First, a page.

How to successfully market your product to young folks
1. Don't patronize them. Just because they're young, it doesn't mean their lives are only about partying. Give them rational reasons to buy your stuff, not just fun times.
2. Get to know them. Spend the time it takes to build a relationship where they'll trust you enough to offer you true insights on how to market them.
3. Make it obvious you're marketing. Youth are a sharp bunch. If you try to hide the fact that you're marketing, you'll likely get caught--and the backlash won't be pretty.
4. Assume they're marketing savvy. These are people who wrote essays in Grade 4 media literacy classes on "The brand called me." They understand targeting and appreciate it when it's done in a smart way.
5. Listen to them. Set your preconceived notions aside and pay close attention to what they really think. A little R-E-S-P-E-C-T goes a long way.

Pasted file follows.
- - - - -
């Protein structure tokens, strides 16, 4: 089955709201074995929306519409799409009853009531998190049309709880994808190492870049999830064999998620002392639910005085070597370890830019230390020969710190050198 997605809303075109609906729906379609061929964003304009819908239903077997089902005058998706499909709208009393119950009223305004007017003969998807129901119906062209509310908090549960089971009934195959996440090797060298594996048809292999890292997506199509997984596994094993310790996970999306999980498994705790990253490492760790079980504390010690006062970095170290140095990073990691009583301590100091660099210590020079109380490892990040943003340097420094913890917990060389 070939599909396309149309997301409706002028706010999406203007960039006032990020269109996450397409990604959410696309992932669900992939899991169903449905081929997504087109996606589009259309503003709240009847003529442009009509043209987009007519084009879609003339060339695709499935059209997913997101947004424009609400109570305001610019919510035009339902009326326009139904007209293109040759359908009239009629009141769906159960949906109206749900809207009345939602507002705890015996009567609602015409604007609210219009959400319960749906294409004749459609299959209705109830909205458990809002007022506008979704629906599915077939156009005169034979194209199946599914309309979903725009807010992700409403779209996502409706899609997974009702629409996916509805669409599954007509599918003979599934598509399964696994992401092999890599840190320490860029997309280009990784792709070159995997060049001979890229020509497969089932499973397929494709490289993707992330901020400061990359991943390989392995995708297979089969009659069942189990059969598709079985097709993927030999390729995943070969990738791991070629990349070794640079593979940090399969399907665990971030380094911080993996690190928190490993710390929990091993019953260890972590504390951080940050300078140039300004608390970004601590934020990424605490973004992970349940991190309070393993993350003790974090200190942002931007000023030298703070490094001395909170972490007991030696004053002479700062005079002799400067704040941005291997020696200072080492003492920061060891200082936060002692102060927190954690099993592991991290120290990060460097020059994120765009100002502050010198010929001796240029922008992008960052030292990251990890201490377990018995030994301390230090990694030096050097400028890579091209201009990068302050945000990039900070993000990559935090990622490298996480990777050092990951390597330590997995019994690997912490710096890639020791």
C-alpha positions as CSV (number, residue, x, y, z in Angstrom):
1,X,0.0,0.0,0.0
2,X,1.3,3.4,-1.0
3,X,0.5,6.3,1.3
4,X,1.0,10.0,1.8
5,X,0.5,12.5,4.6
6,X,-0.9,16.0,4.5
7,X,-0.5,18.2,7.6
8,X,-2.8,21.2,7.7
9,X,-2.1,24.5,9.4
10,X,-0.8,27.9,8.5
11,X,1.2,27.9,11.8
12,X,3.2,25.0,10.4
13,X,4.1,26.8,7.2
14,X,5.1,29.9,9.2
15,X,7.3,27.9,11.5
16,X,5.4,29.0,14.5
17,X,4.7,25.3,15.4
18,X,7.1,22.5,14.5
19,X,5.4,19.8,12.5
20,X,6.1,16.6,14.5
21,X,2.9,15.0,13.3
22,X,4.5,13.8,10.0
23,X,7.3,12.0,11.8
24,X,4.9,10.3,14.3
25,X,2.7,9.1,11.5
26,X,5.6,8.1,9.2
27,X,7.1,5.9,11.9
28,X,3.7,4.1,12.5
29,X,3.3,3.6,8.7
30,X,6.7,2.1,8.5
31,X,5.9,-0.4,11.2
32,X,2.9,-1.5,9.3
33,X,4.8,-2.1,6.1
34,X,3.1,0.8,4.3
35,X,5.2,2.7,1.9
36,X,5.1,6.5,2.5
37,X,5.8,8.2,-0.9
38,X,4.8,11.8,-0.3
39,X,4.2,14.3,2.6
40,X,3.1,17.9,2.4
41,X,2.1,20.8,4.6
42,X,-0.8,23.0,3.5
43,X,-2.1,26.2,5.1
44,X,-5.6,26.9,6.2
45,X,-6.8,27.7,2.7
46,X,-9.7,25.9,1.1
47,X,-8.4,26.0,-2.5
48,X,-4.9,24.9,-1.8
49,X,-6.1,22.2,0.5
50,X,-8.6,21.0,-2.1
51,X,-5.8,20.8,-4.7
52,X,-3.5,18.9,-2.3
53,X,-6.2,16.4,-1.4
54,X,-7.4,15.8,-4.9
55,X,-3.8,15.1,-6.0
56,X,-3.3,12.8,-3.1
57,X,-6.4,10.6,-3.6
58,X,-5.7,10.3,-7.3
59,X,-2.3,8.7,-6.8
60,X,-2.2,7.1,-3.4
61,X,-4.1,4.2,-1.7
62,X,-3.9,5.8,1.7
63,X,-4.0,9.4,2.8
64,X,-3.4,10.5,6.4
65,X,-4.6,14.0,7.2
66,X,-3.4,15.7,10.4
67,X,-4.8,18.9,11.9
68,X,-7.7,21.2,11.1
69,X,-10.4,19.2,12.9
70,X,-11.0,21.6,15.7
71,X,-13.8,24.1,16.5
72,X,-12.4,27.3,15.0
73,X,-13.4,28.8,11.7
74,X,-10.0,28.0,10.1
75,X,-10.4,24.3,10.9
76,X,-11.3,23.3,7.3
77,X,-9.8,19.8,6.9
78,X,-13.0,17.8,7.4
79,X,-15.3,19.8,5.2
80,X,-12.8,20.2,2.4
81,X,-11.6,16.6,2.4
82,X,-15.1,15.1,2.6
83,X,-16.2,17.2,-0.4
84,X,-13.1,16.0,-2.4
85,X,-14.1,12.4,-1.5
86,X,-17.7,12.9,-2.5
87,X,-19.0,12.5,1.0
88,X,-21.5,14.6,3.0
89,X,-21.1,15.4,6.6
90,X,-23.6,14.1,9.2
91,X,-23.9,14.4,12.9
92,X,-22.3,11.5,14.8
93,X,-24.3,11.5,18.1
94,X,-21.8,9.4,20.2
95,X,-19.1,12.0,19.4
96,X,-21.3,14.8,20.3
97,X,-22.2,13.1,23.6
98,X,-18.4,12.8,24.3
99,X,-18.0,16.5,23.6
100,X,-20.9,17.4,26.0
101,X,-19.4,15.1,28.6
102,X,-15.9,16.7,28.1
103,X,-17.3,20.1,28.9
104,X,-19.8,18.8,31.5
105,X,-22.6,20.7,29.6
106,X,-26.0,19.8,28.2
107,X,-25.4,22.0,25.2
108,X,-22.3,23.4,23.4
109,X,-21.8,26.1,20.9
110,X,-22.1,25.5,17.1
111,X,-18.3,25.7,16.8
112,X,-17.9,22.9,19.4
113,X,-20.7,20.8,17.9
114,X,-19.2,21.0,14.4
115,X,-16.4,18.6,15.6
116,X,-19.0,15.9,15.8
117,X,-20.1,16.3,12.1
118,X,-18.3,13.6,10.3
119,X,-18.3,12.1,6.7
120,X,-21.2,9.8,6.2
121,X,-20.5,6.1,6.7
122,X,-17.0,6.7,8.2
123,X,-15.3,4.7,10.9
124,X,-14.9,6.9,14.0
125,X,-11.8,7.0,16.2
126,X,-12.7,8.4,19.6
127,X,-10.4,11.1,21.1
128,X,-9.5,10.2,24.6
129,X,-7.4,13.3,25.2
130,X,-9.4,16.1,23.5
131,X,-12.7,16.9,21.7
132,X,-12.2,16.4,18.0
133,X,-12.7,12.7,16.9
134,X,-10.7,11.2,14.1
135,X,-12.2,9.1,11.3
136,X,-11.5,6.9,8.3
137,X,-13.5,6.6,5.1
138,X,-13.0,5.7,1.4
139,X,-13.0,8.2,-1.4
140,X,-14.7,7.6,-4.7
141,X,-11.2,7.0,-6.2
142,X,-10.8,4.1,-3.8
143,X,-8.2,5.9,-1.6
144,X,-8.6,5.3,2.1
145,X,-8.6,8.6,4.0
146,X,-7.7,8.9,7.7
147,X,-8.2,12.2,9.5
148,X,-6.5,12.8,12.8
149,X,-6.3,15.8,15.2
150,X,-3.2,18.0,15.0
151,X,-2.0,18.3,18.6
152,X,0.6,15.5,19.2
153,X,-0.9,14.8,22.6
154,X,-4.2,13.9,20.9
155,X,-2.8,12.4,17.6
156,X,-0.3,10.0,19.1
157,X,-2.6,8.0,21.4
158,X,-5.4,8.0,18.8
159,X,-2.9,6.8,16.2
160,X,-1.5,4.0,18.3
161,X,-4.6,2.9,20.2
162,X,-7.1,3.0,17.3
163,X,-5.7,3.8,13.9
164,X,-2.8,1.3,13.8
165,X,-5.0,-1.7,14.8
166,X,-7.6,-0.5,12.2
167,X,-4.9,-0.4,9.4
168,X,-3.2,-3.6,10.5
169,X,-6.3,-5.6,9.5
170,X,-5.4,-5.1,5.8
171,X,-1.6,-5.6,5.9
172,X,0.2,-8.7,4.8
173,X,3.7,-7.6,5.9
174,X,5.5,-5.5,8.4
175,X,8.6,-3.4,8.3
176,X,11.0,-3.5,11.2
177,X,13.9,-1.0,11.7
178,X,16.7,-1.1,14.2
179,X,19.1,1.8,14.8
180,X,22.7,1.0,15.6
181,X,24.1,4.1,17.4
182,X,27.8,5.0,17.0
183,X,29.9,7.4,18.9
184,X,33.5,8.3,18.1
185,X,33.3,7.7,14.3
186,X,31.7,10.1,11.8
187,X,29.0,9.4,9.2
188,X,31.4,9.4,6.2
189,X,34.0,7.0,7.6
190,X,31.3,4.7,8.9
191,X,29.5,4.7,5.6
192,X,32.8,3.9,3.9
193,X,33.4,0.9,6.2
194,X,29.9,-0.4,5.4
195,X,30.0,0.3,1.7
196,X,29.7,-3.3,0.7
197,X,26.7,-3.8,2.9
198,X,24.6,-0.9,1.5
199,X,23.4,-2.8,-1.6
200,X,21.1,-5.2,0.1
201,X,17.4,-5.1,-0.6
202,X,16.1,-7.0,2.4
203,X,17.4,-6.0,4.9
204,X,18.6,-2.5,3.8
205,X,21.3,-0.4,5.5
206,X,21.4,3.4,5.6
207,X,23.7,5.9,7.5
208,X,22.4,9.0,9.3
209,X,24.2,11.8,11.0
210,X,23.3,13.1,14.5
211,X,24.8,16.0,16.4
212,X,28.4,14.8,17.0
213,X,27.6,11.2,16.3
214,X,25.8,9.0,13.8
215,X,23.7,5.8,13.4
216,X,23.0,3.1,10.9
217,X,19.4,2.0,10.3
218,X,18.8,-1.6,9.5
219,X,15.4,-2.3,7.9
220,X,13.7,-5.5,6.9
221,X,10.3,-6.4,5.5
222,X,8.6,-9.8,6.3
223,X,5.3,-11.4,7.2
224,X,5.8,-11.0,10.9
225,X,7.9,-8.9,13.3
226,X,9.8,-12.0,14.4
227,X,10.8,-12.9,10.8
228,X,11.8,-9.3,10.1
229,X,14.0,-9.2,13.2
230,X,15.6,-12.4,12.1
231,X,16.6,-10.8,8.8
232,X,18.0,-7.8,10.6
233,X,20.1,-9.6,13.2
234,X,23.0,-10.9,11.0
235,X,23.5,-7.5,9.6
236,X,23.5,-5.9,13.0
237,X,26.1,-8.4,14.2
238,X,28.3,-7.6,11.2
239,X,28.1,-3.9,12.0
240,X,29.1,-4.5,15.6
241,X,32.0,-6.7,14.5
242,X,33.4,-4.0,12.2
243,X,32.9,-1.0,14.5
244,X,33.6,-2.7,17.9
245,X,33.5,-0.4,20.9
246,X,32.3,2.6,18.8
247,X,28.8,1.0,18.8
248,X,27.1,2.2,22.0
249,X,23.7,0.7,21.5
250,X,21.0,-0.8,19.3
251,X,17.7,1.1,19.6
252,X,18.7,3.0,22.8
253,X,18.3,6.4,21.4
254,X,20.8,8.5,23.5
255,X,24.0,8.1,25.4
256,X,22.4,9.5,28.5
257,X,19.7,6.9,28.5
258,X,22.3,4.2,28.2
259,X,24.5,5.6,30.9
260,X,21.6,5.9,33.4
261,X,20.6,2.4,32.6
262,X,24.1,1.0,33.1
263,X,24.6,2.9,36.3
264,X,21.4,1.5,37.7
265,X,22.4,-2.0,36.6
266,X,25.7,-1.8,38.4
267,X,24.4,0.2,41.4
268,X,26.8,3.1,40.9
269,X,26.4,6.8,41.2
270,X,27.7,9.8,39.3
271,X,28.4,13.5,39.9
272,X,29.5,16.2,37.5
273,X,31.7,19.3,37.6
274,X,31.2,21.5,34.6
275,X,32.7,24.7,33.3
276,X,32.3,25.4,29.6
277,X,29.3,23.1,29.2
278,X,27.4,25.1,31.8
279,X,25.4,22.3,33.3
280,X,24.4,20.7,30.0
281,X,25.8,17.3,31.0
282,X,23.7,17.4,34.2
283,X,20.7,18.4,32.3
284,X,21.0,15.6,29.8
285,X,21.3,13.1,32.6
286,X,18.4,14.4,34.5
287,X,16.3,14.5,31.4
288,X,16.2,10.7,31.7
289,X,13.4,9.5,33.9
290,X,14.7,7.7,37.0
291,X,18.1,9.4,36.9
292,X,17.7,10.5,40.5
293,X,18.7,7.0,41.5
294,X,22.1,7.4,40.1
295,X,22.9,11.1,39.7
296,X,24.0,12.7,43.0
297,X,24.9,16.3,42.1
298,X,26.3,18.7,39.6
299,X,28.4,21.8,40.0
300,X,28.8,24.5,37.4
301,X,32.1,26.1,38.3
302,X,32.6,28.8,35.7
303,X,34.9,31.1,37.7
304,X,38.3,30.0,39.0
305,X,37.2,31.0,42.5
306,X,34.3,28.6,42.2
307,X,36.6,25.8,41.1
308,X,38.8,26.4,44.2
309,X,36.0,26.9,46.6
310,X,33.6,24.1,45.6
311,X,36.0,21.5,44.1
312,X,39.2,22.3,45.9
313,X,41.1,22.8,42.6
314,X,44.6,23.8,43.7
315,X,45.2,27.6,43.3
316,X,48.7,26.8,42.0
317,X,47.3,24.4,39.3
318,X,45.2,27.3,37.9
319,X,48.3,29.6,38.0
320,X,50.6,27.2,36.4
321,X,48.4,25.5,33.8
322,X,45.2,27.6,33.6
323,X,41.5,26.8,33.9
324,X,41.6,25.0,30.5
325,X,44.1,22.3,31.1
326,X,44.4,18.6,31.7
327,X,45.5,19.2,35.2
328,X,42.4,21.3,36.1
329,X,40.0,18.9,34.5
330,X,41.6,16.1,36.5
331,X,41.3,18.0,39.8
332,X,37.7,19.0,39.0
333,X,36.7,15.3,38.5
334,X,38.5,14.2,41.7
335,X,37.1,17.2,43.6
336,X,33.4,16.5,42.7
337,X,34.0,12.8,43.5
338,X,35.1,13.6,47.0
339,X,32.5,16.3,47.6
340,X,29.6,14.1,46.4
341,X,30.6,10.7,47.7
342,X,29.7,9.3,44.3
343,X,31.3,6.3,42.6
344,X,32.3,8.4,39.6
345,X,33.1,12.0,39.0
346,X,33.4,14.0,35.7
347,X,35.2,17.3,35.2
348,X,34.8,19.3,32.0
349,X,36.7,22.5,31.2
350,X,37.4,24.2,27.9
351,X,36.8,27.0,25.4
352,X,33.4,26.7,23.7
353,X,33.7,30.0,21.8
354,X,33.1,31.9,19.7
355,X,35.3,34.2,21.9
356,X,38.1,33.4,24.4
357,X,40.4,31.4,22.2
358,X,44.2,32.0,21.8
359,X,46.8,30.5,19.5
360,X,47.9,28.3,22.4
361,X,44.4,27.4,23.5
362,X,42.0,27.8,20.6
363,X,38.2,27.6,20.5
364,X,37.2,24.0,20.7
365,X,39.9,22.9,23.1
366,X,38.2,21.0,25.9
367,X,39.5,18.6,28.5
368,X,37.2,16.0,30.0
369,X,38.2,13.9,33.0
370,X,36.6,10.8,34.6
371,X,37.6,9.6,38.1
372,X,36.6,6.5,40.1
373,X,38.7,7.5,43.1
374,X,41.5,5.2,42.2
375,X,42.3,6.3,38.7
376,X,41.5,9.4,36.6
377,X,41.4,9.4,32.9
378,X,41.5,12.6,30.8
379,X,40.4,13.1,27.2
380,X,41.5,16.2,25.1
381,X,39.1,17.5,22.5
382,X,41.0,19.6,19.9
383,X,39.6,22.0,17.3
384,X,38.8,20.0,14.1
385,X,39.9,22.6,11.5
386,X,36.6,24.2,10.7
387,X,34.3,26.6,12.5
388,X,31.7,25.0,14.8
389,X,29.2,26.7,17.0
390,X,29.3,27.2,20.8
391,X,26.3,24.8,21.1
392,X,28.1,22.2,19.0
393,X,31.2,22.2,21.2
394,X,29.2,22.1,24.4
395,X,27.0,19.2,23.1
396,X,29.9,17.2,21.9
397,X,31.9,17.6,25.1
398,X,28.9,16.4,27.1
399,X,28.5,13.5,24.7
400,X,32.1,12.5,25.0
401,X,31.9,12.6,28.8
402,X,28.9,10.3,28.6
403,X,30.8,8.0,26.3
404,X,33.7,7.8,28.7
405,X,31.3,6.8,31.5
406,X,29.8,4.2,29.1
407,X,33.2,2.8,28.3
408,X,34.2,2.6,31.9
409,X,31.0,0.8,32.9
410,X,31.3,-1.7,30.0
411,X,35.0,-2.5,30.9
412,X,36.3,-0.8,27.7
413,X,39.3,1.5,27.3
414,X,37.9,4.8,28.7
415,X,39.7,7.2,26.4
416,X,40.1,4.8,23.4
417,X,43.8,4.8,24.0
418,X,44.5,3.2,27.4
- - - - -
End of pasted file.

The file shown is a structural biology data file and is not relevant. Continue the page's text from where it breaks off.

Their newsletter archives have some interesting insights, like this one on youth tattoos: Not Just For Sailors, Ex-Cons or Army Vets Anymore.
What about the dark side of youth marketing, you say? An almost relevant blog reference I found led me down that path.
My brother in law, who just got a job with youthography inc., (for those of you that remember, they were responsible for the "Presto" marketing fiasco in Toronto a couple of years ago) was quick to remark how Chuck-E-Cheese was like a casino in training for little kids.
If you haven't already heard the rumblings -- or, rather, seen the orchestrated media campaign scuffed up to mimic a grassroots vibe -- Presto is the Nike-sponsored art gallery/showroom/club that opened in Kensington Market a few weeks ago.
A marketer's wet dream, the oh-so-cool raw space has already played daddy -- complete with artist fees and complimentary shoes -- to a slew of local musicians and artists, all in the hopes of getting alt-culture brand recognition for its burgeoning Presto line. Get the gear associated with people cooler than you.
If you read on, you'll find a comment from Naomi Klein. Remember, someone always has an opinion on youth marketing.